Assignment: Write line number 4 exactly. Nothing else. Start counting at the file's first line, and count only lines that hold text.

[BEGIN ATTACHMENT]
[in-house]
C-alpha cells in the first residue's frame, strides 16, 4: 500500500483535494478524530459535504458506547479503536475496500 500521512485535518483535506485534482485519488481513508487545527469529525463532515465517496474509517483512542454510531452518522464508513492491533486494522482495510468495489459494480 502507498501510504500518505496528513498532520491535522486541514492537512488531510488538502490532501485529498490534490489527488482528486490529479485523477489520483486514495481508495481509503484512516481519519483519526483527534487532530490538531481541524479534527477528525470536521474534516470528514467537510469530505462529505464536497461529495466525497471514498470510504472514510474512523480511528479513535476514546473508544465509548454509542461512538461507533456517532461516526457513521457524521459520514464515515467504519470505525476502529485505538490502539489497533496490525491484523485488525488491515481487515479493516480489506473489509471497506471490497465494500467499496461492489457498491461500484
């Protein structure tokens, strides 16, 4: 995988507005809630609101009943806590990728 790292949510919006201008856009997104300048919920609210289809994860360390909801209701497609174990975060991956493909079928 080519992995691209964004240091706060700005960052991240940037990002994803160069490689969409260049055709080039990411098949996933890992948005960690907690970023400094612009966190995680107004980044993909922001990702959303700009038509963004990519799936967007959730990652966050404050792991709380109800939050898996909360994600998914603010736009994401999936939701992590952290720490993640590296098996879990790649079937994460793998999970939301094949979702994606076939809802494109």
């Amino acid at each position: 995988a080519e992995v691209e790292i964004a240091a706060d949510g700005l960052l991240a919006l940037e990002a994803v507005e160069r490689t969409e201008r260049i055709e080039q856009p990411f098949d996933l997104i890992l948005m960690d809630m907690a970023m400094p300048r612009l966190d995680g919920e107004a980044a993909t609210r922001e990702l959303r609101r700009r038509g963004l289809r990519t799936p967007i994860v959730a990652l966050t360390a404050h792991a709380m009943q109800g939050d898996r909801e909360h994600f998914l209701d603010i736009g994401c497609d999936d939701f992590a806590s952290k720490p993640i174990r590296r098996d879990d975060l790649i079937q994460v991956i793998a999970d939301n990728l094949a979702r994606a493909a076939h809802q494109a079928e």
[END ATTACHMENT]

């Amino acid at each position: 995988a080519e992995v691209e790292i964004a240091a706060d949510g700005l960052l991240a919006l940037e990002a994803v507005e160069r490689t969409e201008r260049i055709e080039q856009p990411f098949d996933l997104i890992l948005m960690d809630m907690a970023m400094p300048r612009l966190d995680g919920e107004a980044a993909t609210r922001e990702l959303r609101r700009r038509g963004l289809r990519t799936p967007i994860v959730a990652l966050t360390a404050h792991a709380m009943q109800g939050d898996r909801e909360h994600f998914l209701d603010i736009g994401c497609d999936d939701f992590a806590s952290k720490p993640i174990r590296r098996d879990d975060l790649i079937q994460v991956i793998a999970d939301n990728l094949a979702r994606a493909a076939h809802q494109a079928e």